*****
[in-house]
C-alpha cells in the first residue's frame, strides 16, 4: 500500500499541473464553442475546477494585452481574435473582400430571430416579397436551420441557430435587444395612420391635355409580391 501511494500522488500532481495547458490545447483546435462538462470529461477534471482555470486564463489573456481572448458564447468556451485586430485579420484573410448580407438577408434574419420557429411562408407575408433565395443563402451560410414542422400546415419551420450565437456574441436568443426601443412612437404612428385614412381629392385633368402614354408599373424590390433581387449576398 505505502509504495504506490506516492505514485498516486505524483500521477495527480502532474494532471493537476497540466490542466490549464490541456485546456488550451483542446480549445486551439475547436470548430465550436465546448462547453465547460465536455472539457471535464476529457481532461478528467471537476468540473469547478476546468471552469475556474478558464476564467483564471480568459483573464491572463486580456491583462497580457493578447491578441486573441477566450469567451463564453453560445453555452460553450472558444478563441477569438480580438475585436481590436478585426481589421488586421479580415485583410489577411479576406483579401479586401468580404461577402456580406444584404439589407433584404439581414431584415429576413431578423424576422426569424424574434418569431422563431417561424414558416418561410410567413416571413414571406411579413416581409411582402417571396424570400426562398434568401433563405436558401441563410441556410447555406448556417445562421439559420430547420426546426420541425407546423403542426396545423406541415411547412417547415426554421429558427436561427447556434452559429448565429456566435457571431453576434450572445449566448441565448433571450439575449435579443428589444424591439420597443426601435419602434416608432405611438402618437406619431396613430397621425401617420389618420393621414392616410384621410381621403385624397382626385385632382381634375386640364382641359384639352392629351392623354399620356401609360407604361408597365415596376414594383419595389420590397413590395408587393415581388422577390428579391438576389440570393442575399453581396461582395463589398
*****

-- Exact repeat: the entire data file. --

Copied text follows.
[in-house]
C-alpha cells in the first residue's frame, strides 16, 4: 500500500499541473464553442475546477494585452481574435473582400430571430416579397436551420441557430435587444395612420391635355409580391 501511494500522488500532481495547458490545447483546435462538462470529461477534471482555470486564463489573456481572448458564447468556451485586430485579420484573410448580407438577408434574419420557429411562408407575408433565395443563402451560410414542422400546415419551420450565437456574441436568443426601443412612437404612428385614412381629392385633368402614354408599373424590390433581387449576398 505505502509504495504506490506516492505514485498516486505524483500521477495527480502532474494532471493537476497540466490542466490549464490541456485546456488550451483542446480549445486551439475547436470548430465550436465546448462547453465547460465536455472539457471535464476529457481532461478528467471537476468540473469547478476546468471552469475556474478558464476564467483564471480568459483573464491572463486580456491583462497580457493578447491578441486573441477566450469567451463564453453560445453555452460553450472558444478563441477569438480580438475585436481590436478585426481589421488586421479580415485583410489577411479576406483579401479586401468580404461577402456580406444584404439589407433584404439581414431584415429576413431578423424576422426569424424574434418569431422563431417561424414558416418561410410567413416571413414571406411579413416581409411582402417571396424570400426562398434568401433563405436558401441563410441556410447555406448556417445562421439559420430547420426546426420541425407546423403542426396545423406541415411547412417547415426554421429558427436561427447556434452559429448565429456566435457571431453576434450572445449566448441565448433571450439575449435579443428589444424591439420597443426601435419602434416608432405611438402618437406619431396613430397621425401617420389618420393621414392616410384621410381621403385624397382626385385632382381634375386640364382641359384639352392629351392623354399620356401609360407604361408597365415596376414594383419595389420590397413590395408587393415581388422577390428579391438576389440570393442575399453581396461582395463589398